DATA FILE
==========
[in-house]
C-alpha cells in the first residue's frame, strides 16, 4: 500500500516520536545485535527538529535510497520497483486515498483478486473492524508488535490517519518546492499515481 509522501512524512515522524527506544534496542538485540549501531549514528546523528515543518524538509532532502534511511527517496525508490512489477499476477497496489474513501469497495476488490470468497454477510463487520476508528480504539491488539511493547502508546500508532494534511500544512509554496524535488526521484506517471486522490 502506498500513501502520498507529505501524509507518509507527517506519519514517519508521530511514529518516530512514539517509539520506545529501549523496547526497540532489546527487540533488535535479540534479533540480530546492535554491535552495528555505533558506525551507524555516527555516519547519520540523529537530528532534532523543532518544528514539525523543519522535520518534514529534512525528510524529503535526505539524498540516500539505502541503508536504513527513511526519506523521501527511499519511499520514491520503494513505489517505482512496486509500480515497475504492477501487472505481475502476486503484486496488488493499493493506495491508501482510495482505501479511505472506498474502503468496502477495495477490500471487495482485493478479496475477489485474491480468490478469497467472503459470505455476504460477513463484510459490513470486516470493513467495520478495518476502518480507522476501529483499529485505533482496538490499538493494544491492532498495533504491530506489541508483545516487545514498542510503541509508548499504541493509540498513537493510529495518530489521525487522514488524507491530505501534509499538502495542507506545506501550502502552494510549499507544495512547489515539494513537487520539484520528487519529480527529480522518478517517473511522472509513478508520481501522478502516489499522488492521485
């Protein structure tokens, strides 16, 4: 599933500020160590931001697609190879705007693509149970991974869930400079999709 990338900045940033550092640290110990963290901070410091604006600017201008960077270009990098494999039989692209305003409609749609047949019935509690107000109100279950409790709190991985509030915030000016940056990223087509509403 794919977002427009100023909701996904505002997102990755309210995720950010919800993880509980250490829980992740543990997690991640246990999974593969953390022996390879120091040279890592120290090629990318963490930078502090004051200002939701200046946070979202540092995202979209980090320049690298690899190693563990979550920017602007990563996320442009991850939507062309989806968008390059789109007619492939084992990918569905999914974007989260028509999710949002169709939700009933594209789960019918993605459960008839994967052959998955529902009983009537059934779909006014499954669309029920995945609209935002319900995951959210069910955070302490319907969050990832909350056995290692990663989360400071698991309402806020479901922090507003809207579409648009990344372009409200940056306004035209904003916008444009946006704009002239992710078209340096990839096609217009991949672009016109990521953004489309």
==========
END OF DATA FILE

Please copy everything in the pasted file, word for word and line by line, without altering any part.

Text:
[in-house]
C-alpha cells in the first residue's frame, strides 16, 4: 500500500516520536545485535527538529535510497520497483486515498483478486473492524508488535490517519518546492499515481 509522501512524512515522524527506544534496542538485540549501531549514528546523528515543518524538509532532502534511511527517496525508490512489477499476477497496489474513501469497495476488490470468497454477510463487520476508528480504539491488539511493547502508546500508532494534511500544512509554496524535488526521484506517471486522490 502506498500513501502520498507529505501524509507518509507527517506519519514517519508521530511514529518516530512514539517509539520506545529501549523496547526497540532489546527487540533488535535479540534479533540480530546492535554491535552495528555505533558506525551507524555516527555516519547519520540523529537530528532534532523543532518544528514539525523543519522535520518534514529534512525528510524529503535526505539524498540516500539505502541503508536504513527513511526519506523521501527511499519511499520514491520503494513505489517505482512496486509500480515497475504492477501487472505481475502476486503484486496488488493499493493506495491508501482510495482505501479511505472506498474502503468496502477495495477490500471487495482485493478479496475477489485474491480468490478469497467472503459470505455476504460477513463484510459490513470486516470493513467495520478495518476502518480507522476501529483499529485505533482496538490499538493494544491492532498495533504491530506489541508483545516487545514498542510503541509508548499504541493509540498513537493510529495518530489521525487522514488524507491530505501534509499538502495542507506545506501550502502552494510549499507544495512547489515539494513537487520539484520528487519529480527529480522518478517517473511522472509513478508520481501522478502516489499522488492521485
């Protein structure tokens, strides 16, 4: 599933500020160590931001697609190879705007693509149970991974869930400079999709 990338900045940033550092640290110990963290901070410091604006600017201008960077270009990098494999039989692209305003409609749609047949019935509690107000109100279950409790709190991985509030915030000016940056990223087509509403 794919977002427009100023909701996904505002997102990755309210995720950010919800993880509980250490829980992740543990997690991640246990999974593969953390022996390879120091040279890592120290090629990318963490930078502090004051200002939701200046946070979202540092995202979209980090320049690298690899190693563990979550920017602007990563996320442009991850939507062309989806968008390059789109007619492939084992990918569905999914974007989260028509999710949002169709939700009933594209789960019918993605459960008839994967052959998955529902009983009537059934779909006014499954669309029920995945609209935002319900995951959210069910955070302490319907969050990832909350056995290692990663989360400071698991309402806020479901922090507003809207579409648009990344372009409200940056306004035209904003916008444009946006704009002239992710078209340096990839096609217009991949672009016109990521953004489309």